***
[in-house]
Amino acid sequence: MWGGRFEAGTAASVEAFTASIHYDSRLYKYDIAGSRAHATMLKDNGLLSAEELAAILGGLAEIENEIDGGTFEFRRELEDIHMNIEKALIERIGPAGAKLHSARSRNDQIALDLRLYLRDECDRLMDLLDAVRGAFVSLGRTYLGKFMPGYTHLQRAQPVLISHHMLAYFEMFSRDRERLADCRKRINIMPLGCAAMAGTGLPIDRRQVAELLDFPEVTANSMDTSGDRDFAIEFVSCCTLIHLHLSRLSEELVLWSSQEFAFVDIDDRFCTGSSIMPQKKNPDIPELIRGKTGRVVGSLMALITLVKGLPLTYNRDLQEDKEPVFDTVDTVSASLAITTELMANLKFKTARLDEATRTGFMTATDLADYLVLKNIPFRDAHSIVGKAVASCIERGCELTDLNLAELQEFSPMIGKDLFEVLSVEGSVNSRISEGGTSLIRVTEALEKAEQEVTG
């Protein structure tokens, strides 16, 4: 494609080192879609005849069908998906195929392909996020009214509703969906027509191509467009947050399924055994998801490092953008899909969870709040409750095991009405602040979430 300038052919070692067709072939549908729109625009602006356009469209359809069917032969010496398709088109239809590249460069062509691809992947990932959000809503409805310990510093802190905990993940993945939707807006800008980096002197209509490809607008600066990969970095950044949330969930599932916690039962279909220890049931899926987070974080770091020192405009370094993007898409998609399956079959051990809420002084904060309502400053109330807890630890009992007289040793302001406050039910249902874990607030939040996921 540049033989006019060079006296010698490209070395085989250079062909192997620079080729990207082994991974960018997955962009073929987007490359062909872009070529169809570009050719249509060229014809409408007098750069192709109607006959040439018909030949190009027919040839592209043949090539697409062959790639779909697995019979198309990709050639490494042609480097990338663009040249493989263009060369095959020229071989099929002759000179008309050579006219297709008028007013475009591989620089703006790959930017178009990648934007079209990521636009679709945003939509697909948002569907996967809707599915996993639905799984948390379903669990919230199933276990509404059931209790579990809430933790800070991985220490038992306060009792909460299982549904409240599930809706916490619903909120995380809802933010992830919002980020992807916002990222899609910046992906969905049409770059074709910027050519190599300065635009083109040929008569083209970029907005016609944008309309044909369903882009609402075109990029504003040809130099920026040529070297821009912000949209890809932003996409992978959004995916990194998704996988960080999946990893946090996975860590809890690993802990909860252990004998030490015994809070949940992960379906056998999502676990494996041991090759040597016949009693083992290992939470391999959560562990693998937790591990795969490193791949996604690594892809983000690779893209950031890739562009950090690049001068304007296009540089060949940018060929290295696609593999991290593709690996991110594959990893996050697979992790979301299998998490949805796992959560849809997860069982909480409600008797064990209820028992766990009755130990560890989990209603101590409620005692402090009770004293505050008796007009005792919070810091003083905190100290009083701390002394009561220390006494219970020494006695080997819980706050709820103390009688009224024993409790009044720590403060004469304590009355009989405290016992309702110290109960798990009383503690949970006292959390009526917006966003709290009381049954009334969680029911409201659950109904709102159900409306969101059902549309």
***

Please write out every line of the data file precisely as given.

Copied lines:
[in-house]
Amino acid sequence: MWGGRFEAGTAASVEAFTASIHYDSRLYKYDIAGSRAHATMLKDNGLLSAEELAAILGGLAEIENEIDGGTFEFRRELEDIHMNIEKALIERIGPAGAKLHSARSRNDQIALDLRLYLRDECDRLMDLLDAVRGAFVSLGRTYLGKFMPGYTHLQRAQPVLISHHMLAYFEMFSRDRERLADCRKRINIMPLGCAAMAGTGLPIDRRQVAELLDFPEVTANSMDTSGDRDFAIEFVSCCTLIHLHLSRLSEELVLWSSQEFAFVDIDDRFCTGSSIMPQKKNPDIPELIRGKTGRVVGSLMALITLVKGLPLTYNRDLQEDKEPVFDTVDTVSASLAITTELMANLKFKTARLDEATRTGFMTATDLADYLVLKNIPFRDAHSIVGKAVASCIERGCELTDLNLAELQEFSPMIGKDLFEVLSVEGSVNSRISEGGTSLIRVTEALEKAEQEVTG
């Protein structure tokens, strides 16, 4: 494609080192879609005849069908998906195929392909996020009214509703969906027509191509467009947050399924055994998801490092953008899909969870709040409750095991009405602040979430 300038052919070692067709072939549908729109625009602006356009469209359809069917032969010496398709088109239809590249460069062509691809992947990932959000809503409805310990510093802190905990993940993945939707807006800008980096002197209509490809607008600066990969970095950044949330969930599932916690039962279909220890049931899926987070974080770091020192405009370094993007898409998609399956079959051990809420002084904060309502400053109330807890630890009992007289040793302001406050039910249902874990607030939040996921 540049033989006019060079006296010698490209070395085989250079062909192997620079080729990207082994991974960018997955962009073929987007490359062909872009070529169809570009050719249509060229014809409408007098750069192709109607006959040439018909030949190009027919040839592209043949090539697409062959790639779909697995019979198309990709050639490494042609480097990338663009040249493989263009060369095959020229071989099929002759000179008309050579006219297709008028007013475009591989620089703006790959930017178009990648934007079209990521636009679709945003939509697909948002569907996967809707599915996993639905799984948390379903669990919230199933276990509404059931209790579990809430933790800070991985220490038992306060009792909460299982549904409240599930809706916490619903909120995380809802933010992830919002980020992807916002990222899609910046992906969905049409770059074709910027050519190599300065635009083109040929008569083209970029907005016609944008309309044909369903882009609402075109990029504003040809130099920026040529070297821009912000949209890809932003996409992978959004995916990194998704996988960080999946990893946090996975860590809890690993802990909860252990004998030490015994809070949940992960379906056998999502676990494996041991090759040597016949009693083992290992939470391999959560562990693998937790591990795969490193791949996604690594892809983000690779893209950031890739562009950090690049001068304007296009540089060949940018060929290295696609593999991290593709690996991110594959990893996050697979992790979301299998998490949805796992959560849809997860069982909480409600008797064990209820028992766990009755130990560890989990209603101590409620005692402090009770004293505050008796007009005792919070810091003083905190100290009083701390002394009561220390006494219970020494006695080997819980706050709820103390009688009224024993409790009044720590403060004469304590009355009989405290016992309702110290109960798990009383503690949970006292959390009526917006966003709290009381049954009334969680029911409201659950109904709102159900409306969101059902549309």